You can read a full account of the above series of events in John Nichols' masterful book "The Genius of Impeachment: The Founders Cure for Royalism," which makes a couple of important points that have been forgotten just as much as the sort of man Abraham Lincoln was has been forgotten:

1.-Impeachment usually achieves its purpose of preserving our democracy short of actually arriving at a majority House vote for impeachment.
2.-Pursuing impeachment when appropriate is the only politically safe thing to do. Voters do not reward cowardice.

Here are what I hope will be a few more tantalizing samples of what you will find in this book:

*-Our Constitution was written as Edmund Burke was leading the impeachment of Warren Hastings in England - an effort that did not achieve impeachment but did restore democratic checks on executive power.

*-American colonies impeached governors and justices.

*-The British Parliament has seen an active effort to impeach Tony Blair that has weakened his power.

*-When Democrats failed to pursue impeachment of Reagan for Iran Contra, so that they could win the next elections, they lost the next elections badly.

*-Bush will never again face an election. The same was true of Johnson, Truman, Nixon, and Clinton when those impeachment campaigns began.

*-The same Constitution that set up our elections schedule discusses impeachment in six places as the central means to maintain democracy between elections and avoid the "elected despotism" that Jefferson feared.

*-After the Whigs attempted to impeach Tyler, they picked up seven seats, and Tyler left politics.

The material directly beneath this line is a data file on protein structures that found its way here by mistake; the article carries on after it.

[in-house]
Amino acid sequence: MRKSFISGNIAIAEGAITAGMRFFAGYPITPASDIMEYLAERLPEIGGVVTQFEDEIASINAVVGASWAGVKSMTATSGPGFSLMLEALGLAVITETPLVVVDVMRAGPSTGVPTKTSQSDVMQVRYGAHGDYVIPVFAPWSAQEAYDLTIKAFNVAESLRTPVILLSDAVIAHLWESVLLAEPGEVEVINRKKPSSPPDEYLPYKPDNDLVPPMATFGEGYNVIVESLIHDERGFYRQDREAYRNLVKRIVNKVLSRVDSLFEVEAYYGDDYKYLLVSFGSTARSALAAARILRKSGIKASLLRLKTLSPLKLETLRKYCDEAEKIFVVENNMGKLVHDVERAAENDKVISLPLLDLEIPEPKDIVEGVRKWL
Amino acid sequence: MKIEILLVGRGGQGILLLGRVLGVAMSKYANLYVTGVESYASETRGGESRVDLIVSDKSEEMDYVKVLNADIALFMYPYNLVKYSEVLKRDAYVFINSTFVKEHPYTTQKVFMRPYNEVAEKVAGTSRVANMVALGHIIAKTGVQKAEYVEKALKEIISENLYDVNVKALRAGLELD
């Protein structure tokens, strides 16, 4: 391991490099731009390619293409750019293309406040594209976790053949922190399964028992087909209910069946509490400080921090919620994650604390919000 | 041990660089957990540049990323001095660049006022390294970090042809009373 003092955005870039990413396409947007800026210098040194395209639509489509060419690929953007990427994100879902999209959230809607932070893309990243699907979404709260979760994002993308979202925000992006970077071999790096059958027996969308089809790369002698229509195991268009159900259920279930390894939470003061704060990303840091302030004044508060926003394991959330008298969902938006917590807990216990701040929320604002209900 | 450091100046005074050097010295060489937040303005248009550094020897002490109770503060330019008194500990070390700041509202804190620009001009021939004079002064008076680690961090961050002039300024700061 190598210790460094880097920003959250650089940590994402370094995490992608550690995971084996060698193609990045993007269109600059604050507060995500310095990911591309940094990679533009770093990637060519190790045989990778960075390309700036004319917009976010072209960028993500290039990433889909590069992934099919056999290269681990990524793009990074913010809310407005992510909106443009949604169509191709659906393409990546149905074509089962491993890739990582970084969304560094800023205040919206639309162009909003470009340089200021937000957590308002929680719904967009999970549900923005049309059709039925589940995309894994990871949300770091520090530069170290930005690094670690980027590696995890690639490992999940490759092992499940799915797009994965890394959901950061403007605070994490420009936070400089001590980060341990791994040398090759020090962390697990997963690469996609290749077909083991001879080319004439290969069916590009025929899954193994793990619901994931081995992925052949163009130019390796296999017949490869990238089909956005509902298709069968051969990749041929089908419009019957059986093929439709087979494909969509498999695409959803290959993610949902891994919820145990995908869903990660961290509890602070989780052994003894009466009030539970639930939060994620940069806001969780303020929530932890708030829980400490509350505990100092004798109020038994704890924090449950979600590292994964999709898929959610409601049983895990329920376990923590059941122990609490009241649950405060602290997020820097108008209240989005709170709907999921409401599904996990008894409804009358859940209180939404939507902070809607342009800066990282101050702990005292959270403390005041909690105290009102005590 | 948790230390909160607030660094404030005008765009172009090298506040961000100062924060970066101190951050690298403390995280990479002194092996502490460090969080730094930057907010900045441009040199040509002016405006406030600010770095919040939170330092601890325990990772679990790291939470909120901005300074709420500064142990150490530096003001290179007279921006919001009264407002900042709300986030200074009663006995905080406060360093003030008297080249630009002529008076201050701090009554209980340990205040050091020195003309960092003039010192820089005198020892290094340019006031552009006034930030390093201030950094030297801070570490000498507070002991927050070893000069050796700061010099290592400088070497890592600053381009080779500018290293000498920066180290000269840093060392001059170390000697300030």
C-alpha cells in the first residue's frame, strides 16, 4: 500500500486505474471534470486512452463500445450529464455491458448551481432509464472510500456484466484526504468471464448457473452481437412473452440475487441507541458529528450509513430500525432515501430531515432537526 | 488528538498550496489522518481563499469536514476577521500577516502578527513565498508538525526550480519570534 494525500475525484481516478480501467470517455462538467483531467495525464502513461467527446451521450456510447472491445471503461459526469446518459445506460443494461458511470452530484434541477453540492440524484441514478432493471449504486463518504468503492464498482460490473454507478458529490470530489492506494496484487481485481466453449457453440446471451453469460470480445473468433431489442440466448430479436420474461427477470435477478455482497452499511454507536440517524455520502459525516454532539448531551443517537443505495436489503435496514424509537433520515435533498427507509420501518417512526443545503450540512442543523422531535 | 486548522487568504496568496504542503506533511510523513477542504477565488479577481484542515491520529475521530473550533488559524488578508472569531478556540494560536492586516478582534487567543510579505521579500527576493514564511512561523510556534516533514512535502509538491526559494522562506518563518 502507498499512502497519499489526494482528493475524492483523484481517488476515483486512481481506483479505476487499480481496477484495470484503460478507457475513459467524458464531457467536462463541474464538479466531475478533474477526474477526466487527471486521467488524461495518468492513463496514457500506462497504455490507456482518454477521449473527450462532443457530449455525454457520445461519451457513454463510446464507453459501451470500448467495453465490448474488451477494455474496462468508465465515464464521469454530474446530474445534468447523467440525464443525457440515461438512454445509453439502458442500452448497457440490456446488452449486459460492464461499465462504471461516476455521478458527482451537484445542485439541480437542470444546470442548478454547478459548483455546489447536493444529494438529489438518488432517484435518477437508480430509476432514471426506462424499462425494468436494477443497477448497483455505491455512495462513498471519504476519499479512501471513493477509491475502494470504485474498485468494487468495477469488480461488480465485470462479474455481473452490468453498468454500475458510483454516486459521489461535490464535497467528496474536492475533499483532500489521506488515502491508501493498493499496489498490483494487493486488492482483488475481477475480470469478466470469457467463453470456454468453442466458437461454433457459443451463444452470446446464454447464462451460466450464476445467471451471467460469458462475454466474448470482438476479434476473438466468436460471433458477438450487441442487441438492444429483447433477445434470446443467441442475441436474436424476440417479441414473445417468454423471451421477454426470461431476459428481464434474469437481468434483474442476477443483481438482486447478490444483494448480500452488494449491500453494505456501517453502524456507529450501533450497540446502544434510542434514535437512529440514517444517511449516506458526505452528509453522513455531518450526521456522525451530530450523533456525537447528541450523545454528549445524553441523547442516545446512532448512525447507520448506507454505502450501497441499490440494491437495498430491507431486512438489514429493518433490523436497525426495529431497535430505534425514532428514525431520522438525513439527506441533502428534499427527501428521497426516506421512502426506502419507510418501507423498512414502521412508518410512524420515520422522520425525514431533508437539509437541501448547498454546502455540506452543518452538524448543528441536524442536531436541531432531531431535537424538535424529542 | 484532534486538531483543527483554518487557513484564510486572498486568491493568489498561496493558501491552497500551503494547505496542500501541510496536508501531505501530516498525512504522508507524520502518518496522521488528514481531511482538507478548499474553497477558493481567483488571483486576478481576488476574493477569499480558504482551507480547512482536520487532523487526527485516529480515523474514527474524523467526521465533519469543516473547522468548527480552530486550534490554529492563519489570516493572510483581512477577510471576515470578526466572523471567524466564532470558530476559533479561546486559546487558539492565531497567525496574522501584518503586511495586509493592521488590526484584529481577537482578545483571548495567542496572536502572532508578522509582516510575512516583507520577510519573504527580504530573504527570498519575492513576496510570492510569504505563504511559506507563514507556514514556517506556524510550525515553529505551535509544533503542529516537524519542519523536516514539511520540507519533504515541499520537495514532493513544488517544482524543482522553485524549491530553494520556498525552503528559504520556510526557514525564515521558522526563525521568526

*-Weeks after he lobbied for Johnson's impeachment, Grant was nominated for President.

*-Lincoln, too, was of course elected president.

*-Keith Ellison, who introduced a resolution to impeach Bush and Cheney into the Minnesota state legislature last year, was subsequently elected to Congress.

*-After the Republicans pursued impeachment of Truman and won what they wanted (and the nation needed) from the Supreme Court, they won big in the next elections.

*-Even during and following the unpopular impeachment of Clinton, the Republicans held onto power and lost fewer seats than is the norm at that point in a majority tenure.

*-Articles of impeachment have been filed against Tyler, Johnson, Cleveland, Hoover, Truman, Nixon, Reagan, Bush, Clinton, and Bush.

There are only two presidents who have ever been less popular with the American public than Bush currently is. Both were unpopular for seizing too much power. They were Nixon and Truman. In both cases, Congress began impeachment proceedings. In both cases, power was rightfully restored to the legislative branch of our government. Neither Nixon nor Truman ever had remotely as much power or anywhere close to as low popularity as does Vice President Dick Cheney.
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David Swanson is the author of "When the World Outlawed War," "War Is A Lie" and "Daybreak: Undoing the Imperial Presidency and Forming a More Perfect Union." He blogs at and and works for the online (more...)